"disparity of uninsured vs insured mother's health risks it does not negate the fact that in the US we tend toward more comorbidities such as diabetes, heart conditions, high blood pressure, and obesity which impact the outcomes of birth."
Sure. But the way we pay (or don't pay) for our health care doesn't have anything to do with the fact that we're overweight and out of shape. :-)
Put another way: if the health care systems are of equivalent quality, you'd expect the system caring for the less healthy patient to have poorer public health outcomes. And that's exactly what happens in the US, *exacerbated* by the fact that 15% of our population lacks access to regular care and thereby is even *less* healthy.
Which bolsters my original thesis.
"There is an apparent and growing disparity now, not only between men and women in the area of receiving care, but now among races. "
Yes, nothing new there. Since minorities are overrepresented in lower income brackets, and low income correlates fairly nicely with being uninsured, again, not unexpected.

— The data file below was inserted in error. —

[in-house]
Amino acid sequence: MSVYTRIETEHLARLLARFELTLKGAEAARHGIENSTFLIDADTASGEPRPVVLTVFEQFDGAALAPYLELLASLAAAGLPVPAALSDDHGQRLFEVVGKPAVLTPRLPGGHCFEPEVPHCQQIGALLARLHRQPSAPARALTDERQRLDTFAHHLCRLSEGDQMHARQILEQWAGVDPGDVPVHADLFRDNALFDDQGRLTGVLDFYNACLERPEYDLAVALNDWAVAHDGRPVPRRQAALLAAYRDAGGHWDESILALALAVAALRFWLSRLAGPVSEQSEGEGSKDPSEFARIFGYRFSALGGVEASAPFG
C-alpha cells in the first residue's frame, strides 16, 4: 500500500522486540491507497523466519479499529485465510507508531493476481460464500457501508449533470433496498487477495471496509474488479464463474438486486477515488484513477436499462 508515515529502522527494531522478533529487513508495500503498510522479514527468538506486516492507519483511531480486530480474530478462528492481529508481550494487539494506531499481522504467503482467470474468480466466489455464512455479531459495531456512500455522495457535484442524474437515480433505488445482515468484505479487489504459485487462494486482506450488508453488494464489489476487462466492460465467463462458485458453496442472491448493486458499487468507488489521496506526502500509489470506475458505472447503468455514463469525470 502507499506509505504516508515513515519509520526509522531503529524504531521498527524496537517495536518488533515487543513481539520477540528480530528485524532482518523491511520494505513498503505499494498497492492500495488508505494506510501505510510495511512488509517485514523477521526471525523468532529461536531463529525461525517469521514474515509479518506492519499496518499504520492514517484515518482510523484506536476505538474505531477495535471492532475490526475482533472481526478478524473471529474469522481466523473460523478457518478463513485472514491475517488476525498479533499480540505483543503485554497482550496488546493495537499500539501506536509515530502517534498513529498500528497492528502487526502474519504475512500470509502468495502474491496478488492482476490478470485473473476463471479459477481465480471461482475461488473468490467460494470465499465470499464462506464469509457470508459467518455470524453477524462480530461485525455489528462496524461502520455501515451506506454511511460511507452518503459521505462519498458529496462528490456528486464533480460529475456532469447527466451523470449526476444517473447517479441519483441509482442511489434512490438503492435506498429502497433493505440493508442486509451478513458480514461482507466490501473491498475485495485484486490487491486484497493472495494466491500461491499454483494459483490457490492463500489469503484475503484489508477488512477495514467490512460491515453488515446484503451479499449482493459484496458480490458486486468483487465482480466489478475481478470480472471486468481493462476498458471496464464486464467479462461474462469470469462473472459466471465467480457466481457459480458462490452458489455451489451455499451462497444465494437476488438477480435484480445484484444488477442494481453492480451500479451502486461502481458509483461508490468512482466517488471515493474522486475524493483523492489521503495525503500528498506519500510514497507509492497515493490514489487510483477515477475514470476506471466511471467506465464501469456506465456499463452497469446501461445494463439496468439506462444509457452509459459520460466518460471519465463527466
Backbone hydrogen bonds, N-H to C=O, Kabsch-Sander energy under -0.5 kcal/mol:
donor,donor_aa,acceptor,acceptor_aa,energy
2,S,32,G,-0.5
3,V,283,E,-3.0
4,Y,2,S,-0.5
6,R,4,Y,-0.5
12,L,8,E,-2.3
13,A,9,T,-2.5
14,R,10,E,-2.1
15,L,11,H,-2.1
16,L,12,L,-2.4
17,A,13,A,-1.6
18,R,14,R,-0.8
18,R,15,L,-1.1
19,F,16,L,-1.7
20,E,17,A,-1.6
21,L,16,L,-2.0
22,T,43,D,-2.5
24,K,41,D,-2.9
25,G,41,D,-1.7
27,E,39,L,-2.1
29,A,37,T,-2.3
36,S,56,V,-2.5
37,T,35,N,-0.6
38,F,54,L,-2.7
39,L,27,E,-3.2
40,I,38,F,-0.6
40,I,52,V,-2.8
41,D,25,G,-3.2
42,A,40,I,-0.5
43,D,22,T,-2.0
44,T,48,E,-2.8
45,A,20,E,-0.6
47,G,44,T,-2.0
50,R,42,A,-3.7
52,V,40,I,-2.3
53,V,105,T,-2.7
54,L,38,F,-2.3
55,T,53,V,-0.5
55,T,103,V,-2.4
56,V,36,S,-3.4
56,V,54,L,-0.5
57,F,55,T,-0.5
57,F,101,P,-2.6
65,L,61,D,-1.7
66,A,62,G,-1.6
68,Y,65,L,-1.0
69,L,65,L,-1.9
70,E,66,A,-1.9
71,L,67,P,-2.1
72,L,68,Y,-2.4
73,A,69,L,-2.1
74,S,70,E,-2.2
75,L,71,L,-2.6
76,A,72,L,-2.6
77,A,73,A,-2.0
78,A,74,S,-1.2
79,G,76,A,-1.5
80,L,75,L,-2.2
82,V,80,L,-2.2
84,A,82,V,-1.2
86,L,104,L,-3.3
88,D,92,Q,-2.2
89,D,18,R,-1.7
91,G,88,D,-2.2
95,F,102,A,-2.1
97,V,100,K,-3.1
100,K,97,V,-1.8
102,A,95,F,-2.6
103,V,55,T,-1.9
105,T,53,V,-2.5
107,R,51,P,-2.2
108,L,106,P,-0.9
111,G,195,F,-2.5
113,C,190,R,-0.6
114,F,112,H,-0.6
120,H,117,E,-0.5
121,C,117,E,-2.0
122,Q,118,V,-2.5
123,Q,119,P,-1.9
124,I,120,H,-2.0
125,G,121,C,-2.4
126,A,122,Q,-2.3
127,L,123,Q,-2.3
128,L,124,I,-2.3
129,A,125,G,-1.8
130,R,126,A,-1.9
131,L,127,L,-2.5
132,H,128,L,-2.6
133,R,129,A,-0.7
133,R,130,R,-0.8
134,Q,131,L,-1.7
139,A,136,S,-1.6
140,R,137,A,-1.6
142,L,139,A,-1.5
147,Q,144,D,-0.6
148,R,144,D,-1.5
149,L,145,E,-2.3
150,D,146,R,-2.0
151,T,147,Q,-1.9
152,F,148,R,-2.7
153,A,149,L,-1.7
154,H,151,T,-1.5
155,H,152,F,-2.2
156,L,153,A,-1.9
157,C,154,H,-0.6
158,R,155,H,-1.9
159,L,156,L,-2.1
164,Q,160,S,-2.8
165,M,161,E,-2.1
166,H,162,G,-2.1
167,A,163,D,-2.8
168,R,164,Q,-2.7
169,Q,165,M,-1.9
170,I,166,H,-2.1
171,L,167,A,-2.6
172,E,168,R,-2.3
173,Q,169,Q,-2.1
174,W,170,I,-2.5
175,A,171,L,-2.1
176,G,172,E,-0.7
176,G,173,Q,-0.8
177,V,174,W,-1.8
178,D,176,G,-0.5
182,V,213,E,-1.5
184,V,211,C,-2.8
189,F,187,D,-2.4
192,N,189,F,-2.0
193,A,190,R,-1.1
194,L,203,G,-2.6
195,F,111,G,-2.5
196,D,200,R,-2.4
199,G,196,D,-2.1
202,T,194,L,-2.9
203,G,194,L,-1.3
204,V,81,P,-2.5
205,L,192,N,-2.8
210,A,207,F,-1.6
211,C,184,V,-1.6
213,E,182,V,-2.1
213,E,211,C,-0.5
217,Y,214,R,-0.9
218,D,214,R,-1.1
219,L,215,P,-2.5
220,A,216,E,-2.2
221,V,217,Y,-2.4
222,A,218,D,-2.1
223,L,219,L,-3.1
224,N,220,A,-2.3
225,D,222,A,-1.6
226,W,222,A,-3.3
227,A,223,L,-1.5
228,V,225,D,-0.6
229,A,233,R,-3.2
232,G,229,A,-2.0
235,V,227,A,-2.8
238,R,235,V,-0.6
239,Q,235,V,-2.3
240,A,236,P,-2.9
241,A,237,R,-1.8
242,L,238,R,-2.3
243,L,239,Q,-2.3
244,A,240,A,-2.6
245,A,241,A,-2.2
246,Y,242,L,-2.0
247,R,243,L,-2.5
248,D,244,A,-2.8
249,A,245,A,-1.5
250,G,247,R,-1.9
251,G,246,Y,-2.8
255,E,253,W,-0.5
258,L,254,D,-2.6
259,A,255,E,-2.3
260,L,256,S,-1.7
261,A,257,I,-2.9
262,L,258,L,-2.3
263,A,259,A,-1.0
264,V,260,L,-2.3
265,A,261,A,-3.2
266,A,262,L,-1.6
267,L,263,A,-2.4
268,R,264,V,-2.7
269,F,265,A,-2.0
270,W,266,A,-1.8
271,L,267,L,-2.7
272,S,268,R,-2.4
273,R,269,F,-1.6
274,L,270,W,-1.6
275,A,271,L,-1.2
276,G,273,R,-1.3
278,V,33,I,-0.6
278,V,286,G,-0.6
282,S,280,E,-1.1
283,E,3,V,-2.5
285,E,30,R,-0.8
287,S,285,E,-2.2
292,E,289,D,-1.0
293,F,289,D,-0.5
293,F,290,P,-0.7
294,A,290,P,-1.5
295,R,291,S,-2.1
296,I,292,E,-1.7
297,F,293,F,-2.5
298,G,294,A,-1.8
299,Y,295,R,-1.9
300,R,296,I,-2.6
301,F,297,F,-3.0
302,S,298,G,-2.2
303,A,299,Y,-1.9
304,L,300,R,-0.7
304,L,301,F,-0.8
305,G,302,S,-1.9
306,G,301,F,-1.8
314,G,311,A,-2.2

"Tell me exactly how many men have had a cesarean section? How many have had their ovaries and uterus removed, solely on the basis "you are done having children"? It is these things that create the numbers of disparity between the nations."
Seems we're going pretty far afield here. Yes, there are differences in treatment modalities between nations. It is not true that all those differences favor nations with universal care.
"It has never worked. They work for their own self-service."
Well, this is why you try to align those self-interests with the interests of the patient.